The emergence of the Internet has increased transparency and truly empowered consumers. As the online experience becomes more enhanced, personalized and convenient, more consumers become connected, driving rapid e-commerce growth. Even the affluent, who traditionally enjoyed the service and customization offline shopping provides, are now online. Almost 20% of affluent shoppers and 27% of ultra high net worth customers have engaged in mobile commerce.
The Importance of Brands
Mid-tier department store sales have been flat and mall square footage growth has turned negative – while branded apparel sales have accelerated. Why? Brands that matter to the consumer have the ability to move across geographies, categories and platforms (i.e. online). They can go to where the customer is when she wants them. Some of the world’s most iconic brands – like Nike and Coke – have proven that they are far more powerful than the outlets that sell them. That is even truer today as technology continues to change consumer behavior.
So what could success for every retailer look like?
In recent years several retail entrepreneurs have won big in the public markets. Kevin Plank at Underarmour and John Idol and his team at Michaels Kors took their companies public for different reasons, but have enjoyed wonderful success – as have their investors. These success stories make investors open and willing to seek out and embrace the next new great growth company.
Let’s talk about one particularly interesting case study, and what we can learn from it.
Lululemon has really been one of the most successful apparel launches of the past decade. Chip Wilson had a vision. He saw women becoming more powerful, both financially and socially. He saw the health and wellness trend and wanted to help women look good while they became more fit. He believed they would pay a premium for it and he was right. The small Vancouver company with a big vision began to grow rapidly and Chip decided to sell a portion of the company to a private equity firm. He wanted to diversify his risk and it was becoming too much for him to manage alone. The investor helped bring in experienced management and positioned the company for the public markets- one goal of Chip’s was to give back to all those who helped create Lululemon. Bob Meers, the previous CEO of Reebok was part of that team. Back in those days Chip often talked about Meers coming in as “my Chevy – steady and safe to get me through the IPO.” As the company continued to propel forward he brought in Christine Day to be his “Lamborghini.”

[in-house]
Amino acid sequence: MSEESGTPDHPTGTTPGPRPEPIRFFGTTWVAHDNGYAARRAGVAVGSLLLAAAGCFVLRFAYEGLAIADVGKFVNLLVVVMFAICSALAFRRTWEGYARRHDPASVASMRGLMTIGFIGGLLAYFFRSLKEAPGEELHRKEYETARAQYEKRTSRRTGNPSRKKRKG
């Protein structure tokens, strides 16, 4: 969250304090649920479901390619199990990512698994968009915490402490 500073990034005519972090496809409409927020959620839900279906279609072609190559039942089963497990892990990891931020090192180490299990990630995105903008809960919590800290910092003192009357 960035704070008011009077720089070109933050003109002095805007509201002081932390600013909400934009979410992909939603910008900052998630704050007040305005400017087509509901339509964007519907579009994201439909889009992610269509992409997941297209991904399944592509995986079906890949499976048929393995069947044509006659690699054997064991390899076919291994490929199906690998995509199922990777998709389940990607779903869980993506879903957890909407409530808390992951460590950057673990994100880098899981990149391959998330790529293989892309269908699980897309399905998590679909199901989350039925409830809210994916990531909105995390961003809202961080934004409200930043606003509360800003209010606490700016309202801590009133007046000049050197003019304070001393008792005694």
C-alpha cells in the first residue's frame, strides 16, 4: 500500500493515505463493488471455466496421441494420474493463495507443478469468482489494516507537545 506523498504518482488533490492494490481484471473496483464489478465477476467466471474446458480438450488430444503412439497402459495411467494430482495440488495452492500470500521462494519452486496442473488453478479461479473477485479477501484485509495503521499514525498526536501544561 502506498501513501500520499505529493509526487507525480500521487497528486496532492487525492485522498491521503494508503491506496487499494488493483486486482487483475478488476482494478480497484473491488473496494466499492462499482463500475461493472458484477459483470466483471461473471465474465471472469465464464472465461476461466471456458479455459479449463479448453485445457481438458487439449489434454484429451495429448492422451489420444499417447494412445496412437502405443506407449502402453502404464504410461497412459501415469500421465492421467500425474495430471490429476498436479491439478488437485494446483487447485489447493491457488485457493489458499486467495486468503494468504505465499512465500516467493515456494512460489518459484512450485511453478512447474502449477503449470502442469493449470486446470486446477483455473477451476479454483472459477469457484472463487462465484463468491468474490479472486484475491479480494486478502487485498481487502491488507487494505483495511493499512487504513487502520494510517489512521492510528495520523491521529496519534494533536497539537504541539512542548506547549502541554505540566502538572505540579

Chip had a vision and strategy, and we helped translate that into investor appeal. By focusing on yoga inspired apparel in conjunction with the newest innovations in technical athleticwear, we worked together to help investors see real white space in the retail sector instead of just another niche yoga company. In its early stages LULU showed proven results with a growing store base and potential for category expansion into running gear, casual wear, and menswear, all of which showed great promise for the brand. At the time of the IPO in 2007 many people in the US still had not been to a store (there were only 57 total stores, most of which were in Canada), but investors were getting very excited about its potential. Many naysayers, however, thought his grassroots, guerilla-style marketing could not be scalable. Although we discussed other approaches, he was unwavering in his determination to provide a unique “un-retail” retail format. Once again, he was right.
Conditions around the IPO were not ideal. Markets were depressed during the road show, which is not the situation you want to be in. But, investor demand was strong: Over 90% of the investors who had met management placed orders. The $377 million IPO was heavily oversubscribed with 450 institutional investors, and ended up pricing 64% above the midpoint of the original range. Keep in mind this was after a marketing period where retail indices were down 9 out of 10 days. It says a lot about the company, its vision, and management team. Today, growth is just tremendous. Expectations are extremely high for this brand, and the company has a track record of delivering exceptional results. The stock has returned over 600% since its IPO. It is currently trading at a price/earnings ratio of over 60 with a market cap of more than $10 billion, an all-time high.
I hope that the next Lululemon is reading this article right now. In order to get there, be true to your vision, know what you know and get experienced people to assist you in the areas you don’t, and never look back. It can be a fun ride.